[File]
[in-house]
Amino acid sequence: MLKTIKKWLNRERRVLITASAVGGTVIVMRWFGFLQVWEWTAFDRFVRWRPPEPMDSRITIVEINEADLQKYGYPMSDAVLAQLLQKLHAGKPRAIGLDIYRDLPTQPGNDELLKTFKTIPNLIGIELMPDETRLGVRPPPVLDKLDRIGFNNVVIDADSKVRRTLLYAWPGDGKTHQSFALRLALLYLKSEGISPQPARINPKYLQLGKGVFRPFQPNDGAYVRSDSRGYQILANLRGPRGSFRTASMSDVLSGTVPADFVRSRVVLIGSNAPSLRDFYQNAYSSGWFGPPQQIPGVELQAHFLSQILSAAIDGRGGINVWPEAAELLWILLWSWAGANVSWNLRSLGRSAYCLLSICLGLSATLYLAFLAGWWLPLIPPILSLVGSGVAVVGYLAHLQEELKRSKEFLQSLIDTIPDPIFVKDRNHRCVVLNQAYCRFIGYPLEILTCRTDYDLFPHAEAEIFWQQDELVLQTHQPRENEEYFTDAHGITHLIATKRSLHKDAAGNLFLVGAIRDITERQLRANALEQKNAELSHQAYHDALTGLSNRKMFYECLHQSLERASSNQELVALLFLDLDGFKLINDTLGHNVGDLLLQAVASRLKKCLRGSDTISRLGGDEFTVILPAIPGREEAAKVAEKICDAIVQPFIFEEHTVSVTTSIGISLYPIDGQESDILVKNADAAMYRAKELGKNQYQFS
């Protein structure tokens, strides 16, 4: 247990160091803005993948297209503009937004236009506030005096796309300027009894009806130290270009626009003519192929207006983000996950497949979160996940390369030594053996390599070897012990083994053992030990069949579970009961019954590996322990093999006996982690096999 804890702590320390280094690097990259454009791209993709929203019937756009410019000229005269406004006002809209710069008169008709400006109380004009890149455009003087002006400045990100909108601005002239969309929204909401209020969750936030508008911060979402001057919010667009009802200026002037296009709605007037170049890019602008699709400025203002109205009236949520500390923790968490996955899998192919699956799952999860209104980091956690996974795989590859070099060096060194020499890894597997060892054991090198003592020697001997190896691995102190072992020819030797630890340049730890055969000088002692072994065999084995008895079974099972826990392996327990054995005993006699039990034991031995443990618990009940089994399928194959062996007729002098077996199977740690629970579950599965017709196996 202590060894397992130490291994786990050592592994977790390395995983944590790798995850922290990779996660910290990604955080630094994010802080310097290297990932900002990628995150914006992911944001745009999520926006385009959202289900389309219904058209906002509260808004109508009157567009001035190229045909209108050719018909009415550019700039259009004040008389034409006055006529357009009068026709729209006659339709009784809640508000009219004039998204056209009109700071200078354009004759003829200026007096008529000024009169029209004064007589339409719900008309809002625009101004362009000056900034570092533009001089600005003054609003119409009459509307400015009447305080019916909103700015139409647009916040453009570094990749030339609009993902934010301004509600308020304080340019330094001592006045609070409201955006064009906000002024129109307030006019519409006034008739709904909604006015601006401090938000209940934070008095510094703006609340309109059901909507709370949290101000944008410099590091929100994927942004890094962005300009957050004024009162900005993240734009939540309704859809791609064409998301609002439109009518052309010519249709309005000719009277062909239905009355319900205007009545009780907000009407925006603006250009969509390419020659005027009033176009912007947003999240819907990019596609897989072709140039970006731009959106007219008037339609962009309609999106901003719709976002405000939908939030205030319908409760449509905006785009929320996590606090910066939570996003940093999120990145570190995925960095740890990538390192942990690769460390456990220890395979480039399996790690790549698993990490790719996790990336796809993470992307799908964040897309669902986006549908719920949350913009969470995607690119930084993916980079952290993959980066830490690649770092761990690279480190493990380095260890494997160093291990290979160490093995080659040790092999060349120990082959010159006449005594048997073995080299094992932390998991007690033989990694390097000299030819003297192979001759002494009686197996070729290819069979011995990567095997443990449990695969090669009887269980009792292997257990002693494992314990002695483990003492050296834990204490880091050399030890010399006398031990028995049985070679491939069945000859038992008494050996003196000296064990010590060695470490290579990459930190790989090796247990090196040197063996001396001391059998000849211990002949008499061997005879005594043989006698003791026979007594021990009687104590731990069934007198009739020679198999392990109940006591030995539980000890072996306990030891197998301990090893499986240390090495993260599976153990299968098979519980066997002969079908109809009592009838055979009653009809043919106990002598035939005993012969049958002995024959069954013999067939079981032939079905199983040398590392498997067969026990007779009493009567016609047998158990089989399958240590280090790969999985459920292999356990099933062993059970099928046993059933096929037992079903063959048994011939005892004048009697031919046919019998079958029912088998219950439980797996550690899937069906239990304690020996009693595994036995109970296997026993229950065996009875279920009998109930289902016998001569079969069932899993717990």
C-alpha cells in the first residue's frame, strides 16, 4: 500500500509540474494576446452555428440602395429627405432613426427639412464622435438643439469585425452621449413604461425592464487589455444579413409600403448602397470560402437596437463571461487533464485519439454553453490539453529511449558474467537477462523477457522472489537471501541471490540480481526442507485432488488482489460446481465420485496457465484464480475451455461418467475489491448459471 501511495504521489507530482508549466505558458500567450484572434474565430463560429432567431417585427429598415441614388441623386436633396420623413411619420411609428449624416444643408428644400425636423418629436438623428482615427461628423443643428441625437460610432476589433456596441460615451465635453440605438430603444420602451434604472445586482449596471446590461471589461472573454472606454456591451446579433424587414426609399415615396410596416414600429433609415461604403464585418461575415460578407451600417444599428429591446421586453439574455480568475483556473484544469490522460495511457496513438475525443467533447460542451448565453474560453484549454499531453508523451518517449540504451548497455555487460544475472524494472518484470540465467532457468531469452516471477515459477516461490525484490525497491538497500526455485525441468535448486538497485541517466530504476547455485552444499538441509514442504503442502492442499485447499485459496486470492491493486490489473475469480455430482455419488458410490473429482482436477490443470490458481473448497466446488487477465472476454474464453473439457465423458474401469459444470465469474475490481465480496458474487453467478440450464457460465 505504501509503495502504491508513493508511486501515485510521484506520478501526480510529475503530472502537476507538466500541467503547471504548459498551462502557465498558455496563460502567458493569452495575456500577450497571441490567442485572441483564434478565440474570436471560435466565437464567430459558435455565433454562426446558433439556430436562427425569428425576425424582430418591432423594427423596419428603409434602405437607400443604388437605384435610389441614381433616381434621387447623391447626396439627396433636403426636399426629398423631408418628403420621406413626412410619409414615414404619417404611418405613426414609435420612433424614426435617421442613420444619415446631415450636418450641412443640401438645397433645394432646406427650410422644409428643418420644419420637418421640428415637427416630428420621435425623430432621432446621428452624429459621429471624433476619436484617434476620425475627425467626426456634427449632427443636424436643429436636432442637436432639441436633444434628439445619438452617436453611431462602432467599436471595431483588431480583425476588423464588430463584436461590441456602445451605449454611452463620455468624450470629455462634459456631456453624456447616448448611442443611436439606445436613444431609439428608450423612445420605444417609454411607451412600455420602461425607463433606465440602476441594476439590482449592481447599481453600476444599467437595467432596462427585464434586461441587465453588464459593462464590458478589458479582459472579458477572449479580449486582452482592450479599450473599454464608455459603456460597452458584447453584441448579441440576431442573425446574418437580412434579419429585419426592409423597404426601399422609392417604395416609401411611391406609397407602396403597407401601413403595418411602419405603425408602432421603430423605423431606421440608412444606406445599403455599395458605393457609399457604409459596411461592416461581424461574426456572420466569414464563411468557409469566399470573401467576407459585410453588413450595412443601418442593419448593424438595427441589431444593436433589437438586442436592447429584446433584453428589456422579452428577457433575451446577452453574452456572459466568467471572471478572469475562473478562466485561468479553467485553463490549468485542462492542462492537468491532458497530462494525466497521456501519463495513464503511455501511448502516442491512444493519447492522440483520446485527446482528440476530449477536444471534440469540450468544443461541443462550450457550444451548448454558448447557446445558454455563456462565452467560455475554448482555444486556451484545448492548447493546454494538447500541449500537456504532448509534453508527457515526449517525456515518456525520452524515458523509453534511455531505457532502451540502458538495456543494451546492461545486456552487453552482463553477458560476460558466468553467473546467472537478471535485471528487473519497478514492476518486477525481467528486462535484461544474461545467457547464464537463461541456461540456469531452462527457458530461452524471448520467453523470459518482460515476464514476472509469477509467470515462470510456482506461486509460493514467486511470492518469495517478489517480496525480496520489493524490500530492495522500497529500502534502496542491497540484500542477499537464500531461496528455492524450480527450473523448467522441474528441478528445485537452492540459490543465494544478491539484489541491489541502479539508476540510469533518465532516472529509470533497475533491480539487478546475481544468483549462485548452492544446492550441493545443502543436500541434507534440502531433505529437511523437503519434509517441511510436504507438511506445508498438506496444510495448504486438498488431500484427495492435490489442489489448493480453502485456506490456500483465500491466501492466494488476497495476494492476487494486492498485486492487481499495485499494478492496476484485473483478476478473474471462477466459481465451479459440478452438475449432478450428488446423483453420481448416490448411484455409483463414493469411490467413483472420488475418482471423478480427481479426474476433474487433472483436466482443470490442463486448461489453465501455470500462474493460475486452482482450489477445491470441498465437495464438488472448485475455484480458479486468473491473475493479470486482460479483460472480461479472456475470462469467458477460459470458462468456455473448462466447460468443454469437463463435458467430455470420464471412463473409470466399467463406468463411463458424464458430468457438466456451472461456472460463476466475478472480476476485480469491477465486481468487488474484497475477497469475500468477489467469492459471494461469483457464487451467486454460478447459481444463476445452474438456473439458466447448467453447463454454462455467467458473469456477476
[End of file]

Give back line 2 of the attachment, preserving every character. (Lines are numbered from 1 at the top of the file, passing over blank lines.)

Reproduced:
Amino acid sequence: MLKTIKKWLNRERRVLITASAVGGTVIVMRWFGFLQVWEWTAFDRFVRWRPPEPMDSRITIVEINEADLQKYGYPMSDAVLAQLLQKLHAGKPRAIGLDIYRDLPTQPGNDELLKTFKTIPNLIGIELMPDETRLGVRPPPVLDKLDRIGFNNVVIDADSKVRRTLLYAWPGDGKTHQSFALRLALLYLKSEGISPQPARINPKYLQLGKGVFRPFQPNDGAYVRSDSRGYQILANLRGPRGSFRTASMSDVLSGTVPADFVRSRVVLIGSNAPSLRDFYQNAYSSGWFGPPQQIPGVELQAHFLSQILSAAIDGRGGINVWPEAAELLWILLWSWAGANVSWNLRSLGRSAYCLLSICLGLSATLYLAFLAGWWLPLIPPILSLVGSGVAVVGYLAHLQEELKRSKEFLQSLIDTIPDPIFVKDRNHRCVVLNQAYCRFIGYPLEILTCRTDYDLFPHAEAEIFWQQDELVLQTHQPRENEEYFTDAHGITHLIATKRSLHKDAAGNLFLVGAIRDITERQLRANALEQKNAELSHQAYHDALTGLSNRKMFYECLHQSLERASSNQELVALLFLDLDGFKLINDTLGHNVGDLLLQAVASRLKKCLRGSDTISRLGGDEFTVILPAIPGREEAAKVAEKICDAIVQPFIFEEHTVSVTTSIGISLYPIDGQESDILVKNADAAMYRAKELGKNQYQFS